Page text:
Don’t Forget the Current Accounts!

Milana Mihic

Just like we have banking accounts, our country has 3 main accounts: CURRENT, CAPITAL, and FINANCIAL accounts, which together make the Balance of Payments.  My role is to convey vital economic knowledge in an easy to read article, so let’s focus on the current account, since we often hear that word coming up in the news around the world.

Here is the basic formula:

CA= (Exports-Imports of goods and services) + (net factor income from foreigners (interest on dividends)) + (net transfer payments (aid)). The first part of the equations is the balance of trade and it is the most important component of the current account.

What is a Current Account Deficit?

It is basically first a Trade Deficit, which means that we are importing more than we are exporting. However, other factors influence the outflow of our money which are:  foreign aid, money sent by immigrants to families abroad, spendings on the military bases abroad, etc.  Since the 1980s, the USA have persistently had a negative current account. At the end of 2002, the value of US assets owned by foreigners exceeded the value of foreign assets owned by the US.  In Canada, it is only since 2009 that we have had a trade deficit. The main part of the deficits are the goods and the service component. Our last year’s deficit was -50.86 billion dollars, which is nothing compared to the -561 billion dollar deficit of the US. China, on the other hand, has a trade surplus of 272.5 billion dollars!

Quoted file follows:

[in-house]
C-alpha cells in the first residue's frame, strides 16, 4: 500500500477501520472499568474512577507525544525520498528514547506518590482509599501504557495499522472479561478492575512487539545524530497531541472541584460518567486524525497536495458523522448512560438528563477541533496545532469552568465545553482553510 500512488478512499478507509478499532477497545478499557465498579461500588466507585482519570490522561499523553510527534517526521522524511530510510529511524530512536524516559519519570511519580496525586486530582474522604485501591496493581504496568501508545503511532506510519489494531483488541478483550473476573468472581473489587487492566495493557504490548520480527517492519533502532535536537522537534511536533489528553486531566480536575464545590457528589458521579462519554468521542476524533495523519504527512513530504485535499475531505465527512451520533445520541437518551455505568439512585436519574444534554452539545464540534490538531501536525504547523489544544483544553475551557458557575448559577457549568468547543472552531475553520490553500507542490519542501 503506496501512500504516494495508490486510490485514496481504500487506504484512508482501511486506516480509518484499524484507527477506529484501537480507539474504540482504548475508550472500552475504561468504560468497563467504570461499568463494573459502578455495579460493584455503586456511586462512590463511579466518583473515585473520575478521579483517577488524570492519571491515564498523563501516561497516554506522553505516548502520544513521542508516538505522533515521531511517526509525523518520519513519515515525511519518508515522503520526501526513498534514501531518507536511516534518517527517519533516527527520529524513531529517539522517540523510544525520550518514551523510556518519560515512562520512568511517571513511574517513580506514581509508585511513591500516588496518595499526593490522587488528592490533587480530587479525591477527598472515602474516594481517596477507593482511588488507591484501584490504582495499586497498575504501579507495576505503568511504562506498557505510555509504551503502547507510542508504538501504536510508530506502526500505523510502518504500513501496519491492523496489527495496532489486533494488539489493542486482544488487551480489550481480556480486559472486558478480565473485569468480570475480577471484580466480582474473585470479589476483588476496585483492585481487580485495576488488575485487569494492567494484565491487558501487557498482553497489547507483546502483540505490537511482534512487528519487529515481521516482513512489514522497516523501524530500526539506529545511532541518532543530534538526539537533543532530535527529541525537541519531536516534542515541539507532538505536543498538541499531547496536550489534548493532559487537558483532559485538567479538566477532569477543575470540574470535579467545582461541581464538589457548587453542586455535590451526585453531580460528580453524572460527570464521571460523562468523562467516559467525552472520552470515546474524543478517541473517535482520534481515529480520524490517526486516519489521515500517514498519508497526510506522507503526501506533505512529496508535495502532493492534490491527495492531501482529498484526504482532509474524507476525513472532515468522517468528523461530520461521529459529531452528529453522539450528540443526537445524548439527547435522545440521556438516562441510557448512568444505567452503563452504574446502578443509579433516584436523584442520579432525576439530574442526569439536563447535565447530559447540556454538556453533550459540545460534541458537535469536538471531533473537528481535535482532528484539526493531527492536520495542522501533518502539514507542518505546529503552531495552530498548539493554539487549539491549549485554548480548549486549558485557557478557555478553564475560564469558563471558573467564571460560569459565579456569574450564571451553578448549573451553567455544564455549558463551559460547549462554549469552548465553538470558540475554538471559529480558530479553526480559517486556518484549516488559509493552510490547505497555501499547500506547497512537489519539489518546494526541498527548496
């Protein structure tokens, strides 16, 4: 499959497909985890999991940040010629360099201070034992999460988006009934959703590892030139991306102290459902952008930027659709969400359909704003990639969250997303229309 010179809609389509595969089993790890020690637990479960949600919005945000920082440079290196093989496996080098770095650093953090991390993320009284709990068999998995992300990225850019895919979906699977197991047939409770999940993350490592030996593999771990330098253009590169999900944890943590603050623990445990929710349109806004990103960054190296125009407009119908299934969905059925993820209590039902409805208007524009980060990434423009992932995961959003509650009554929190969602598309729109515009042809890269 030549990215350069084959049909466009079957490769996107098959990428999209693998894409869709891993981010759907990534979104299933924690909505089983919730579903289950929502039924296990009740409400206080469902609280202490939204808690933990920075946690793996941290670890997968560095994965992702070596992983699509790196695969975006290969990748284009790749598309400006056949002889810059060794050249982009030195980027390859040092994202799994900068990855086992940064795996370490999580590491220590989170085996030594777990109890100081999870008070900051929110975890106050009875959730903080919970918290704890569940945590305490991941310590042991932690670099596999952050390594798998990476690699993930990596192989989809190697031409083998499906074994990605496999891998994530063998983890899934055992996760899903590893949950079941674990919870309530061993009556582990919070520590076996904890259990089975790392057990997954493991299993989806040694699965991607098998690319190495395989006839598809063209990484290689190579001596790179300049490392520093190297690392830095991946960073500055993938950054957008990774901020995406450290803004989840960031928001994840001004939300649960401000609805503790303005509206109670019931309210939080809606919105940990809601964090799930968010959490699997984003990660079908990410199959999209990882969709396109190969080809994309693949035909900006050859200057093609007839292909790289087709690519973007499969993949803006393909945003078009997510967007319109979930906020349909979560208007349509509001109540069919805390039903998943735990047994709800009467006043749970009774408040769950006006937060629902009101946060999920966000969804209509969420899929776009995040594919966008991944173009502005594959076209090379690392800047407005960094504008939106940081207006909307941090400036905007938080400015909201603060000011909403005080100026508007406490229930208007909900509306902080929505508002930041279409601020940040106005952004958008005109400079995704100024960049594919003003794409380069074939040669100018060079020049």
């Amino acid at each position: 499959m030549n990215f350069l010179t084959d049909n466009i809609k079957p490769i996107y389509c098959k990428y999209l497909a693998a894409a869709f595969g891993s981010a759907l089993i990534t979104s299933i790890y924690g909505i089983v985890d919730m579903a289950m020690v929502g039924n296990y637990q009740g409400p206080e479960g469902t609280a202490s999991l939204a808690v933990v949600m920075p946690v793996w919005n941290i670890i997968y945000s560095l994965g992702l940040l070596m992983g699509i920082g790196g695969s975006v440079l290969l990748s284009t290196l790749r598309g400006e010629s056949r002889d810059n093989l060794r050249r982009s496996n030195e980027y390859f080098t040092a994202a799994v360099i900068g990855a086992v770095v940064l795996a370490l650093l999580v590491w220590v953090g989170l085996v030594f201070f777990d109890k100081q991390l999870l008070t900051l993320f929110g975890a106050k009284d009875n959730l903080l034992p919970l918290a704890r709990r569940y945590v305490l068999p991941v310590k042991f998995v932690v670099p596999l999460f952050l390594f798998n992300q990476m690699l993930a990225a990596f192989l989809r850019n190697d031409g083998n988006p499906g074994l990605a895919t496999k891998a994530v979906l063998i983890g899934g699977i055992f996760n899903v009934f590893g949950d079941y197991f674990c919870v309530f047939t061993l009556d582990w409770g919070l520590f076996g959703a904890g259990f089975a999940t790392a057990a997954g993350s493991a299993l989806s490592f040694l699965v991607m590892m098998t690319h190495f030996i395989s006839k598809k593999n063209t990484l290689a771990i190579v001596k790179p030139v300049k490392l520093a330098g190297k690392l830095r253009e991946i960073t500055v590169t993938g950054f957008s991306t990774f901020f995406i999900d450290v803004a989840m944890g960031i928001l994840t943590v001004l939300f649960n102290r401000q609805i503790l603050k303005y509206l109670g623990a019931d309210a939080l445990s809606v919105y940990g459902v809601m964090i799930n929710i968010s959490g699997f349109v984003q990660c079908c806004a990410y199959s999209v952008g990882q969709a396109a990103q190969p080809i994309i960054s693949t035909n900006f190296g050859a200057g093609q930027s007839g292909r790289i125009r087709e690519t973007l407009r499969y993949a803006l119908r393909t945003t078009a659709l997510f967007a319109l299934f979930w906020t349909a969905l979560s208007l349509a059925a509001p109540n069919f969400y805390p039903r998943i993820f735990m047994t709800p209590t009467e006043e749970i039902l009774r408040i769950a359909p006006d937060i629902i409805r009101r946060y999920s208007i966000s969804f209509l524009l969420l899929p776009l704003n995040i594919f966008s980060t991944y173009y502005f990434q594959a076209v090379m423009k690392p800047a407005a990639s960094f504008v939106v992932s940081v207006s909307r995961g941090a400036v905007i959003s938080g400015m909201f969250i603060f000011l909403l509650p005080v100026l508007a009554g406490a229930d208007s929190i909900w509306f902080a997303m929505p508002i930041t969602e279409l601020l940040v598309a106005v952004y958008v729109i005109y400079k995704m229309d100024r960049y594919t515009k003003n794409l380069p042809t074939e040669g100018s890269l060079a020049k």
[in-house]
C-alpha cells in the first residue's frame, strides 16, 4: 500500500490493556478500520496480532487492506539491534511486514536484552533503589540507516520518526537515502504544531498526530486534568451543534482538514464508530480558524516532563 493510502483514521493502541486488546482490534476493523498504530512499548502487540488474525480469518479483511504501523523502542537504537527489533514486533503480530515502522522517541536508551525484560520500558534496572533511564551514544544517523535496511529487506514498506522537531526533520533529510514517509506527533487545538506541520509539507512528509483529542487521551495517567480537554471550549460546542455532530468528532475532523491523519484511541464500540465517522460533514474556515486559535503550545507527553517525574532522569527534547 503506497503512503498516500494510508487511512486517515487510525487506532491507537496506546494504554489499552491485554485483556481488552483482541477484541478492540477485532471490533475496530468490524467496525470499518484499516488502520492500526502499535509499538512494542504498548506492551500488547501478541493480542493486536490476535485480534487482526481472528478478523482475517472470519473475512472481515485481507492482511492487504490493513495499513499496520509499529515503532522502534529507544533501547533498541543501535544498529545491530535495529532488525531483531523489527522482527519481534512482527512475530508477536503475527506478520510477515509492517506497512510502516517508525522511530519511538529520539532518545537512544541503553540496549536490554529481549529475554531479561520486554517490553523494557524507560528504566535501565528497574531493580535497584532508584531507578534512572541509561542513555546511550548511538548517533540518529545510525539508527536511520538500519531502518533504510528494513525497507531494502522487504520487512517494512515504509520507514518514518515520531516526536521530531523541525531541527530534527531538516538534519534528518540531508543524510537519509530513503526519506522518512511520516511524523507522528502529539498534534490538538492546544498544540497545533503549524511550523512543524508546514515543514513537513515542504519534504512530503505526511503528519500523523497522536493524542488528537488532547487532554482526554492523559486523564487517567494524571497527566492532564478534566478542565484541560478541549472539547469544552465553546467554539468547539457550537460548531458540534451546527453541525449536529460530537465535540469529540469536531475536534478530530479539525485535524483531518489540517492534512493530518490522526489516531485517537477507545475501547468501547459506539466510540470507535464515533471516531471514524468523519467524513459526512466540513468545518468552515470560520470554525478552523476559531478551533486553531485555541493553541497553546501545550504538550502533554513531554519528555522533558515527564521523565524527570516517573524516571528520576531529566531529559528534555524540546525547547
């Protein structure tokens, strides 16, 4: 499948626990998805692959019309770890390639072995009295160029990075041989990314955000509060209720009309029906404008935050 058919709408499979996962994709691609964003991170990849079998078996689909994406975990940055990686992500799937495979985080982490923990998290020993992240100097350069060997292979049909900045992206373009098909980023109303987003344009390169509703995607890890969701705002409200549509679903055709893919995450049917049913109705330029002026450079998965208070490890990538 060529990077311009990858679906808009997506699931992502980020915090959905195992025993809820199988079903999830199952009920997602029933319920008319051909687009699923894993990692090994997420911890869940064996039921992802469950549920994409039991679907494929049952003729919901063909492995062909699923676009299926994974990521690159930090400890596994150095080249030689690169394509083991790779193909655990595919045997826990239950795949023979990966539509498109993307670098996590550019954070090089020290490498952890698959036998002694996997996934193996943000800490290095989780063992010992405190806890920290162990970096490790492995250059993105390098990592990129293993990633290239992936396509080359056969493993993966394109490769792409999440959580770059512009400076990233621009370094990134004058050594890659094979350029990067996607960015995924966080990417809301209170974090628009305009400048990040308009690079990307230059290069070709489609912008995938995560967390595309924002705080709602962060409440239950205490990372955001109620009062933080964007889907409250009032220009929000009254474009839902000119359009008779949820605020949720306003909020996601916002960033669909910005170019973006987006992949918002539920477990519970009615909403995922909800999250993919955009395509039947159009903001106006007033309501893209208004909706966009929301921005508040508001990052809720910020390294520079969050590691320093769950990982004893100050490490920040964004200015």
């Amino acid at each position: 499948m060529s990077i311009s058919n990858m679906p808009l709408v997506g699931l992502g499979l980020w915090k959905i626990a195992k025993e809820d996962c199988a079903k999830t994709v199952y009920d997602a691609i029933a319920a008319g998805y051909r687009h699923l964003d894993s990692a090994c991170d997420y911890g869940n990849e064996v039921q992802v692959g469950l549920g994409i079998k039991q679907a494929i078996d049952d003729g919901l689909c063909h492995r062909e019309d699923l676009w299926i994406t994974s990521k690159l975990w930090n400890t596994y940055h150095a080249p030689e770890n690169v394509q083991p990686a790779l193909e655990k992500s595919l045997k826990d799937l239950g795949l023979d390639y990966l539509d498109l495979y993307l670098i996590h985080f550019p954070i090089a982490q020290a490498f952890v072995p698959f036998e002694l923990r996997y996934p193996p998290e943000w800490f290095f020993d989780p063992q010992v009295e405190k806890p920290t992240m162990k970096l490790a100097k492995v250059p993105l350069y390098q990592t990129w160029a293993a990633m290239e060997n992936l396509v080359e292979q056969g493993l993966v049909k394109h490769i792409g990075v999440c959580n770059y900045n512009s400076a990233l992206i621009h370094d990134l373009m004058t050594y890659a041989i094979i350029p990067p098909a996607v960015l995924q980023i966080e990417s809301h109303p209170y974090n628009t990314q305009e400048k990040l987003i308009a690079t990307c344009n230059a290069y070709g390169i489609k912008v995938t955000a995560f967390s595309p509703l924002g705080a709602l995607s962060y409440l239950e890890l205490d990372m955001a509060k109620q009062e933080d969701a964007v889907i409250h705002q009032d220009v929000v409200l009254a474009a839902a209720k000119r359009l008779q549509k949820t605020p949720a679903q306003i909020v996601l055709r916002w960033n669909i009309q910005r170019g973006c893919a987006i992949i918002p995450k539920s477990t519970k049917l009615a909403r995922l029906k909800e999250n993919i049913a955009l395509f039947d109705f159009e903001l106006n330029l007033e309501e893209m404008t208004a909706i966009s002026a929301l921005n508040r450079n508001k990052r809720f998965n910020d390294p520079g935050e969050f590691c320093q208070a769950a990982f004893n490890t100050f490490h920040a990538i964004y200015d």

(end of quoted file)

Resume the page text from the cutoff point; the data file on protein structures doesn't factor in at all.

Is a current account deficit always a bad thing?

A current account deficit does not necessarily mean that the economy is going down.  In fact, a country could be importing more goods than exporting to increase their own productivity and eventually export more. One must study the causes of the current account deficit. For simplicity, let’s look at the trade deficit at an individual level as a personal trade balance. We can always relate an individual economy to the country-level economy with a little imagination. First, we need exports (our labour skills) in order to exchange the income received for goods and services that we find useful (imports).

Is it possible for us to have a trade deficit, to spend more on goods and services than what we earn?- Yes, we can use our savings or just borrow money and repay it along with the interest payment in the future. What we have to keep in mind is that the more it is consumed today, the less there is consumption in the future. If we borrow money to spend it on education, a house, a car, it is reasonable since this spending will also have payoffs tomorrow.  If we spend the borrowed money on parties and clothes, and have to repay that money along with interest, then we could be in trouble. One cannot have spendings higher than earnings forever, and this is true at the country level as well.

What about the large US debt that the Americans owe to the Chinese?

Since 1976, the US has accumulated lots of receipts from abroad (annual deficits) which have led to a large public debt, especially towards China. But let’s face it : it is virtually impossible for the American politicians to pay back the Chinese government. The president can’t just tell the Americans ‘Listen guys, we have to increase the taxes by 50 %, or cut the spending on education and social security’. Two things can happen: they will print the money to pay the nations they owe money to, which will lead to a decrease in the value of the US dollar, then leading to a decrease in the imports and an increase in the exports. Another solution could be to change the international policy by telling the Chinese government to friendly forget what they owe to them.